A report from Harvard Medical School found that when health-related aid was given to governments in sub-Saharan Africa they often reduced spending on health. Politicians let aid pay for schools and hospitals, allowing them to steal money or spend it on security. Then they win elections using bribery or violence rather than by providing decent public services and being accountable to voters.
Development is founded on a bedrock of good governance. But British aid is even funding political repression. Human Rights Watch has brilliantly exposed how our money is used in countries such as Ethiopia and Rwanda to shore up autocratic regimes and quash dissent.
There have been successes, such as the immunisation programmes and fight against guinea worm, but there is too much profligacy and too many vainglorious projects. The aid lobby – and from the time it was created 14 years ago, the Department for International Development (DFID) has acted more like a charity than a government department – response is to keep switching tactics and promising to learn the lessons of the past. Today’s review has commendable aspects but it is merely the latest example of this.
It is little wonder that amid the grind of government in a climate of cuts, DFID is seen as the sexiest place to work in Whitehall, joining charities in a shared mission to fight global poverty. Its first budget, in 1997, was £2.6bn, which has now risen to £7.8bn and is set to keep on rising until Britain meets that sacred figure of spending 0.7 per cent of its gross national income on aid.
This target, invented more than four decades ago, is increasingly seen as arbitrary and outdated. But this surge of money must be spooned out, so staff are unlikely to win brownie points by finding reasons not to spend or pointing out wastage. And the number of staff employed has risen only marginally. Admirable productivity – but it leads inevitably to more reliance on charities and consultants and pressure to hand over aid directly.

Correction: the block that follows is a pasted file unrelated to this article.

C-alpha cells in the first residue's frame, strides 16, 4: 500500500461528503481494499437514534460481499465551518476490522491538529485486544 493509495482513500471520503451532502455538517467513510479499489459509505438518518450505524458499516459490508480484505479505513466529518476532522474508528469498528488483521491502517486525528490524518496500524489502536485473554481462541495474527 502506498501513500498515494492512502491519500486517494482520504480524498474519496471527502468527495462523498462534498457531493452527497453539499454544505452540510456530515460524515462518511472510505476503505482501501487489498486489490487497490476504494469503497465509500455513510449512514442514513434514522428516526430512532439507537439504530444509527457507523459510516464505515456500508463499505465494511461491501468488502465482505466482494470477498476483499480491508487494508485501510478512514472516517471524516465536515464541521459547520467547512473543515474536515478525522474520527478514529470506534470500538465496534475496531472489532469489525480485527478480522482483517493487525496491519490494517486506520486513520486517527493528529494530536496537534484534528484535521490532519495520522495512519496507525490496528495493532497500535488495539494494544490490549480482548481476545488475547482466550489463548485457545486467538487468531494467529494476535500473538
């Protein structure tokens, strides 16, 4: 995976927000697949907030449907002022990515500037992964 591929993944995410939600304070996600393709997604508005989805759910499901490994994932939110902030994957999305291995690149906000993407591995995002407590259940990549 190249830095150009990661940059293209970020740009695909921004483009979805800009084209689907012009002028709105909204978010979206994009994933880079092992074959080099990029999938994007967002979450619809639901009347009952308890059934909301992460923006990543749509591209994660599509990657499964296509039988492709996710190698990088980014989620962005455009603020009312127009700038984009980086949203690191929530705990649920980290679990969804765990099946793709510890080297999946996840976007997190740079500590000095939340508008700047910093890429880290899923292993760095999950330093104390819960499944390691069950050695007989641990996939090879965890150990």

As Richard Dowden, director of the Royal African Society, has pointed out, the most passionate advocates of aid are never African. Increasingly, however, the most vocal opponents are from the continent, such as the Zambian economist Dambisa Moyo and the Ugandan journalist Andrew Mwenda. On my own travels there, I have heard plenty of criticism of the paternalistic assumptions behind these vast handouts – often in contrast to the more robust and business-minded approach of the Chinese.
If we really want to tackle global poverty there are many things we can do. We should lift trade barriers, stop dumping cheap produce, stop arms sales to repressive regimes, crack down on British firms that use bribery and prosecute the pimps in pinstripes who live off the immoral earnings of despots who plunder their nations. We could even allow more immigration, since remittances are by far the most effective source of direct aid.
But one thing is clear: voters have good cause to go ballistic over the sums spent on overseas aid since it takes more than good intentions, glib soundbites and political gimmicks to help the poorest people in the world.